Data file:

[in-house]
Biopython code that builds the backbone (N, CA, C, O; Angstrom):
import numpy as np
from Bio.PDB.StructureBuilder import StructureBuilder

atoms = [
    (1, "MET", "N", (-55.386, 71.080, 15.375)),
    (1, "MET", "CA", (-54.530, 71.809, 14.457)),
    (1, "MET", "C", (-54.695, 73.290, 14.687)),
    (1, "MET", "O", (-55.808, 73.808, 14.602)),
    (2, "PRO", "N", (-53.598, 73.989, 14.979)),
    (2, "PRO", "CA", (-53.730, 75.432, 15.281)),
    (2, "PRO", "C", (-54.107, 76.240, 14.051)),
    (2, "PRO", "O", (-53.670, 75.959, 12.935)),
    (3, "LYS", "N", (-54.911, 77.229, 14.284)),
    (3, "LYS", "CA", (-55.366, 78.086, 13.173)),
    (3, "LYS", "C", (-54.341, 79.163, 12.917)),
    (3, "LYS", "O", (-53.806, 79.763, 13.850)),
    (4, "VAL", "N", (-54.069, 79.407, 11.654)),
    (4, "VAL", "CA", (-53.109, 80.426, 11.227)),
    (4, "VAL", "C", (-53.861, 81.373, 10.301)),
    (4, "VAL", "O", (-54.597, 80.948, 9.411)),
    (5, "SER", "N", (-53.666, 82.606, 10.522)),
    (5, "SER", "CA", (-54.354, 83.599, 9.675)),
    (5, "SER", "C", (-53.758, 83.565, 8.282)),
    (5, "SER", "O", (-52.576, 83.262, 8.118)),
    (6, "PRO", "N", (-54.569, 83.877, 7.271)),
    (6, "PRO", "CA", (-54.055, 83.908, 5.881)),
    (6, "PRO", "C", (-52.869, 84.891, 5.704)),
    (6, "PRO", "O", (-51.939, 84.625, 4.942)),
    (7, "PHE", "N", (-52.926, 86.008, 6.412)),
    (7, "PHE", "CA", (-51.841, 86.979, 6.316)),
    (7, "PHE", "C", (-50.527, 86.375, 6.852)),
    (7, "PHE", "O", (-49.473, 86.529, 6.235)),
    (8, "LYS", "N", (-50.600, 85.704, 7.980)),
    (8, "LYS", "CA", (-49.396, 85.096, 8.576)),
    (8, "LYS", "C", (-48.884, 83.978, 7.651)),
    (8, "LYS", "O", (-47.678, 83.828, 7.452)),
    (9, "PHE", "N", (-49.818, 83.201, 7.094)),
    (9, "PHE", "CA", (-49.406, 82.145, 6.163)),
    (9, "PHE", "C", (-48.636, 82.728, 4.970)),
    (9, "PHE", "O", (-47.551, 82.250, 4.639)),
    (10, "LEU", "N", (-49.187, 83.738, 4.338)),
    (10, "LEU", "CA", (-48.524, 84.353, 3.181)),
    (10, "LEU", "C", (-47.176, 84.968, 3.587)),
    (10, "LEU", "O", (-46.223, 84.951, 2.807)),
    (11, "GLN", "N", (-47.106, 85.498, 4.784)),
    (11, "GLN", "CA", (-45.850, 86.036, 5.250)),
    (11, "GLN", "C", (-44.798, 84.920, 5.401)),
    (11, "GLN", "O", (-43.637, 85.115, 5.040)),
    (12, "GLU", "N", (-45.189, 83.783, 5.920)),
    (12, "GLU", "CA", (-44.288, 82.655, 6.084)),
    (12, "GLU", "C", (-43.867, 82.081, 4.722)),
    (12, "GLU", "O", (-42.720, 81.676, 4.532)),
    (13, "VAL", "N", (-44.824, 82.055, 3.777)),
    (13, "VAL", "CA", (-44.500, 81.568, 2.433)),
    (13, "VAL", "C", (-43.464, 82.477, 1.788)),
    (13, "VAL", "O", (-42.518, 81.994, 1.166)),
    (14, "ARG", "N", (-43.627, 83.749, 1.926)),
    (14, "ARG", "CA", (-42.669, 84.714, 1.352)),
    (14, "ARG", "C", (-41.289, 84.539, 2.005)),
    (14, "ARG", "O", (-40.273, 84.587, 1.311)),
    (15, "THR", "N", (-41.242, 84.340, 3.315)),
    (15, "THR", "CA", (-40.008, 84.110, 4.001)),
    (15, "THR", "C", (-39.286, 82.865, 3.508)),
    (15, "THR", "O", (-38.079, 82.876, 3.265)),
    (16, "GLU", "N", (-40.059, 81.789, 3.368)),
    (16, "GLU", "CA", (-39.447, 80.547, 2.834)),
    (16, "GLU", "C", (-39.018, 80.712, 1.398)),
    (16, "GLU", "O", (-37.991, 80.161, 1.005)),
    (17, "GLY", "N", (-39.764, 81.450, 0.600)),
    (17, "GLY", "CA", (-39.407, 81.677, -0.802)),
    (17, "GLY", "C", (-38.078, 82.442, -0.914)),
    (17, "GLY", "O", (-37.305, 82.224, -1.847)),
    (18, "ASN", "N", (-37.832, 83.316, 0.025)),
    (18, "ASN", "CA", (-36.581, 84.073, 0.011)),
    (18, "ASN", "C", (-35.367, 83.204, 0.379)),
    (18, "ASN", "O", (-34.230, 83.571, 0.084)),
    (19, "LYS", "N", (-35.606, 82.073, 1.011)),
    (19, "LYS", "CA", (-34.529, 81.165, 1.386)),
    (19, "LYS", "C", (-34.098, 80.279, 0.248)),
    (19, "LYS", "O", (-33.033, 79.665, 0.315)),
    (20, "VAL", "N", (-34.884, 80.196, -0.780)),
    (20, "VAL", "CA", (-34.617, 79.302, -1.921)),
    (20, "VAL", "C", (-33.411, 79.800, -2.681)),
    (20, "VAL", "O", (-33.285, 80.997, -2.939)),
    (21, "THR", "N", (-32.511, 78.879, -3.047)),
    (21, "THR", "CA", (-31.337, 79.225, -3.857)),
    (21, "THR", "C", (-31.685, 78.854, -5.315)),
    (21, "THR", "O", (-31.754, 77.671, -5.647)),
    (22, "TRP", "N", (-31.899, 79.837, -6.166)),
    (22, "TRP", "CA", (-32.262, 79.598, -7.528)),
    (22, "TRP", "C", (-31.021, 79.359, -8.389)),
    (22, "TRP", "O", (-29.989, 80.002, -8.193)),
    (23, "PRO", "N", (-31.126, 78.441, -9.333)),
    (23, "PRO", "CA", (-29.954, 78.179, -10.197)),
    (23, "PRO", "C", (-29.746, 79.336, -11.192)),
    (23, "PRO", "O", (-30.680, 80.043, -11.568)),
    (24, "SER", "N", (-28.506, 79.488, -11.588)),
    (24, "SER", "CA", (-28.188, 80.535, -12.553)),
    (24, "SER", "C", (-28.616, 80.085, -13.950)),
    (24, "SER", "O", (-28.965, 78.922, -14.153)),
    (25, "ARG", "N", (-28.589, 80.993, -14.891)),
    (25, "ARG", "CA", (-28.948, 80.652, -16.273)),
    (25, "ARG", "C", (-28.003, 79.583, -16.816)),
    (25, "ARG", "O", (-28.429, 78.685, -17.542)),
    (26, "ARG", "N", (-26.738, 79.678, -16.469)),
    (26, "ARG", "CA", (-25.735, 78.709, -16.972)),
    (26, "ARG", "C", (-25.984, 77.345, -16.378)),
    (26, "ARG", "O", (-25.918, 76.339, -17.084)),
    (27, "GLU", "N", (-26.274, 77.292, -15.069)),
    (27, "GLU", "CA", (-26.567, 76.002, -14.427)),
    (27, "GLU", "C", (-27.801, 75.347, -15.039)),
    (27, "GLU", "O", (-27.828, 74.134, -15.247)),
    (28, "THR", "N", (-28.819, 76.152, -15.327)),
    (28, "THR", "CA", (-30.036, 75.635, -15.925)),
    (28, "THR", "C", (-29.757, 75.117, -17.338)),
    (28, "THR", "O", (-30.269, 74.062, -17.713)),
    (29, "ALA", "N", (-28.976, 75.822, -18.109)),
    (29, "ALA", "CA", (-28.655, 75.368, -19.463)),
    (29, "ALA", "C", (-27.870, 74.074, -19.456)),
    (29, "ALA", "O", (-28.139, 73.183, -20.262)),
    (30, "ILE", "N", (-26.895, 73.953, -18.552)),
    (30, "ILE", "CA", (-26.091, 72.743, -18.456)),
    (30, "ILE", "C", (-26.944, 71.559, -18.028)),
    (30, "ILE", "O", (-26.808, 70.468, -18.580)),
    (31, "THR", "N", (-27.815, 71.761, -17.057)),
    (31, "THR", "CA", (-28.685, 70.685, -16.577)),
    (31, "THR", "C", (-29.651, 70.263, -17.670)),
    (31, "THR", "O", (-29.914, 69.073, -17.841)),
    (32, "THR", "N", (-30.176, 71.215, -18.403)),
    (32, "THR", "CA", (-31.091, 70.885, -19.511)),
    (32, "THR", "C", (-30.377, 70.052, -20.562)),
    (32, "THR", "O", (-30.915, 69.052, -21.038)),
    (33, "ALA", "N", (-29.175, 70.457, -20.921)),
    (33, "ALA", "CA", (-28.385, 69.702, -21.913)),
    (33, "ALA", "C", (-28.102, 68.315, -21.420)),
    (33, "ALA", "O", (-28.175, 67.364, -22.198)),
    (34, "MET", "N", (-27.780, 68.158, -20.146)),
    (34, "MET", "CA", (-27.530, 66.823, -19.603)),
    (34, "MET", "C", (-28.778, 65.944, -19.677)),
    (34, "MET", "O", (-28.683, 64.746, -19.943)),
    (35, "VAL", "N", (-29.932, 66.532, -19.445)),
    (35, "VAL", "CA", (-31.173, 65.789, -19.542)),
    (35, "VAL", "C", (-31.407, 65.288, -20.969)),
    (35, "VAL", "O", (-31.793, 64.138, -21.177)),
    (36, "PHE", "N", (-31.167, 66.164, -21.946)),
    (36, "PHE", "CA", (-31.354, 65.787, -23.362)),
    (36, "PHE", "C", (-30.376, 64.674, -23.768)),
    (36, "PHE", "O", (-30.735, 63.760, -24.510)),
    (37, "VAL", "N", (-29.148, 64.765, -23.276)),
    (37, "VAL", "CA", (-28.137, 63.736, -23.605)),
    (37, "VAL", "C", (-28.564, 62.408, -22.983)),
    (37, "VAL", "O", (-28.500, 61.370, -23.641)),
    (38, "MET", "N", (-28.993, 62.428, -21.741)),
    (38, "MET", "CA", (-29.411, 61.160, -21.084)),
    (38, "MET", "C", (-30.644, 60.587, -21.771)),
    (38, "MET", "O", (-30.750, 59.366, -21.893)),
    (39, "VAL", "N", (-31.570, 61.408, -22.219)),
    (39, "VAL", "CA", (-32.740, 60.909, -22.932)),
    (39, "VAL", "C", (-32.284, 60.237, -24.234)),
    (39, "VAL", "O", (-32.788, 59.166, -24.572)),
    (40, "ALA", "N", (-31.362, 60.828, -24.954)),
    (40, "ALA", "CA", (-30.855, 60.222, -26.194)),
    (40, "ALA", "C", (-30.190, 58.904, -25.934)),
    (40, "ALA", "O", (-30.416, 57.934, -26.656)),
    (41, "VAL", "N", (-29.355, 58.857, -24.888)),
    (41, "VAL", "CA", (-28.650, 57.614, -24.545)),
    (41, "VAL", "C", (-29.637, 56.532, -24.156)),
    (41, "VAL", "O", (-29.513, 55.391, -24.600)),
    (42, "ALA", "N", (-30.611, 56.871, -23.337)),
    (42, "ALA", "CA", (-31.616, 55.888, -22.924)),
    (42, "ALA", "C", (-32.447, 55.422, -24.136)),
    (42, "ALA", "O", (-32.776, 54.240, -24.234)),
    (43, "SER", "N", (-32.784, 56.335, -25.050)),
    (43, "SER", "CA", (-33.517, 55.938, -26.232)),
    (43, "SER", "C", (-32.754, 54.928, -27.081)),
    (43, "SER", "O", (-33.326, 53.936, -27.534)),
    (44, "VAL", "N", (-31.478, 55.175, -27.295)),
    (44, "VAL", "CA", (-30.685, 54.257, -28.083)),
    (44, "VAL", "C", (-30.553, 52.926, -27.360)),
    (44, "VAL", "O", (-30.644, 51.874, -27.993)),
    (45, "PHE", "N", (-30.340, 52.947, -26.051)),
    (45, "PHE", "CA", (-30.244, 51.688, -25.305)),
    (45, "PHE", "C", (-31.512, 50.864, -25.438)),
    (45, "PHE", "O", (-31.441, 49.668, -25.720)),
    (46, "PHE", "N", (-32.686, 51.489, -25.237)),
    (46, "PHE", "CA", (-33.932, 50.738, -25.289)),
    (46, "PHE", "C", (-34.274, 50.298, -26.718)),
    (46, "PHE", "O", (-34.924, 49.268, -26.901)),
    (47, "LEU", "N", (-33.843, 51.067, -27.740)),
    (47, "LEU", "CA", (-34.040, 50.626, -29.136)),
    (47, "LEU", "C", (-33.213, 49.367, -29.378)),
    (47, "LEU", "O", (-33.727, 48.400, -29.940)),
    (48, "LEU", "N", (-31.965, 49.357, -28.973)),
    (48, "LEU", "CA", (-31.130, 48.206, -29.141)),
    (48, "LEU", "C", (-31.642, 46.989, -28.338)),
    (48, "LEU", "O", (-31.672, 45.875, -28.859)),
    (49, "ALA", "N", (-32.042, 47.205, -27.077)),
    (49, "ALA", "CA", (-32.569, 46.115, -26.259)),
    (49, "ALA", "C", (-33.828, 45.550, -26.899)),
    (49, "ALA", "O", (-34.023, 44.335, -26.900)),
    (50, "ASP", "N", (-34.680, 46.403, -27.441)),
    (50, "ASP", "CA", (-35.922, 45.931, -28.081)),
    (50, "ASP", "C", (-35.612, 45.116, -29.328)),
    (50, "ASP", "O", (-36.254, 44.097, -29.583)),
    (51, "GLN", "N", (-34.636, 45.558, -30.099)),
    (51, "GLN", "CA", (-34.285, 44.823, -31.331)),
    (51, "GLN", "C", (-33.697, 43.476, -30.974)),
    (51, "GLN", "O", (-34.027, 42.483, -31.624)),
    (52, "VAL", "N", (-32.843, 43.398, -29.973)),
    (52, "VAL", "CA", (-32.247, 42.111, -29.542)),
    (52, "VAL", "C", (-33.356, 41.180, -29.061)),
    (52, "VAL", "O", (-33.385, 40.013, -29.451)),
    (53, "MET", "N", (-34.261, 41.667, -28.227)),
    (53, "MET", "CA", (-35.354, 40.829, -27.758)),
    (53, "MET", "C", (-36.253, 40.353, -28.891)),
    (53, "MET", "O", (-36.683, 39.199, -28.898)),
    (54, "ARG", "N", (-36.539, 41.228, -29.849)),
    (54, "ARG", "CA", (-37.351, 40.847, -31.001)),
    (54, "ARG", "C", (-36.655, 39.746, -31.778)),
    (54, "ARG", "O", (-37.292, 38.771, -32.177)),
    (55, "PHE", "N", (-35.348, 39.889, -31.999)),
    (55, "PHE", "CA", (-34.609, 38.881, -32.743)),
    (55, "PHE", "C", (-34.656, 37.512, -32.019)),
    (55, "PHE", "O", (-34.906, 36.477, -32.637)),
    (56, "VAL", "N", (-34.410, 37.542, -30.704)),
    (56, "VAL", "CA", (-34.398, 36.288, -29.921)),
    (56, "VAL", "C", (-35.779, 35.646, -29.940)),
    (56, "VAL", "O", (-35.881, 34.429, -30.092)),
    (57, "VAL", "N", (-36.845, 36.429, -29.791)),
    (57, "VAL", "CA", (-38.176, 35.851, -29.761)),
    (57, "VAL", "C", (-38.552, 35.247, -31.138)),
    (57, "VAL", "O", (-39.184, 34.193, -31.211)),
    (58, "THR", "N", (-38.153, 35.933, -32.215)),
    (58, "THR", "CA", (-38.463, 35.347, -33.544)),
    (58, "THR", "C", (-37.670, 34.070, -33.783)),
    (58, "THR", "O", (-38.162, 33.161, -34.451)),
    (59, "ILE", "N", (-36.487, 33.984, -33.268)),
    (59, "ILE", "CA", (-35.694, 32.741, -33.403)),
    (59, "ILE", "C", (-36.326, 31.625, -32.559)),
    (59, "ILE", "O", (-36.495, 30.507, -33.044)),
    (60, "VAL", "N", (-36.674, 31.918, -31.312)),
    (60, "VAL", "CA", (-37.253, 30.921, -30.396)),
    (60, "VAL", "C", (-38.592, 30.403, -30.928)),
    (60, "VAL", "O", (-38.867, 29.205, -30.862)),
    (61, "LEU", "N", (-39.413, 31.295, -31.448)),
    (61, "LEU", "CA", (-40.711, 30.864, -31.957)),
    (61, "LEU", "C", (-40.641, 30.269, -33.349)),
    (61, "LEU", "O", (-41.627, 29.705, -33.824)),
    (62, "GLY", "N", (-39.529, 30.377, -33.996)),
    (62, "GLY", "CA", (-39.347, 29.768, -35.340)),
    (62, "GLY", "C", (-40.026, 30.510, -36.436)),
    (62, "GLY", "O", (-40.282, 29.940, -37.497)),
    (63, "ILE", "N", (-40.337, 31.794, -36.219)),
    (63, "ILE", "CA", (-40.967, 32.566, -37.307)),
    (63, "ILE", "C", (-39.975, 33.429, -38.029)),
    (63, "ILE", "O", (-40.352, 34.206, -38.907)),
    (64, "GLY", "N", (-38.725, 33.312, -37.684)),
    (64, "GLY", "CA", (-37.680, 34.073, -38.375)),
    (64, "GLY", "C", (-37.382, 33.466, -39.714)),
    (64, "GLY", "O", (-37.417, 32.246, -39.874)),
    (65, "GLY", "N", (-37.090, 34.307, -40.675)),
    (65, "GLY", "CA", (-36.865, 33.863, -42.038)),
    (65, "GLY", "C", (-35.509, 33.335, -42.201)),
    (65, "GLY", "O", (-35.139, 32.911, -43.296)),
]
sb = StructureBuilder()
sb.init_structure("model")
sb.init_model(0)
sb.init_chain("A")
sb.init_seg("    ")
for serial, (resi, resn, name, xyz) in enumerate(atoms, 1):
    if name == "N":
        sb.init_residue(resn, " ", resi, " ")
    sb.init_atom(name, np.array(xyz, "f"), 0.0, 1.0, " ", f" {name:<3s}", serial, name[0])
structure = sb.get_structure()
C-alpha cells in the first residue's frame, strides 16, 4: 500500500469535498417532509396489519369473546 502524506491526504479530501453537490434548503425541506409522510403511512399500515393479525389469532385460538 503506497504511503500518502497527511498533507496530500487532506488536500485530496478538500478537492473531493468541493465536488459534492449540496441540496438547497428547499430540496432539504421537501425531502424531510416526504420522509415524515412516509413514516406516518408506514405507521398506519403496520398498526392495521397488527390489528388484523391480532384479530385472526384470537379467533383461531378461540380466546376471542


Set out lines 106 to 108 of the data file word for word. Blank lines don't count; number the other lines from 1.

    (26, "ARG", "N", (-26.738, 79.678, -16.469)),
    (26, "ARG", "CA", (-25.735, 78.709, -16.972)),
    (26, "ARG", "C", (-25.984, 77.345, -16.378)),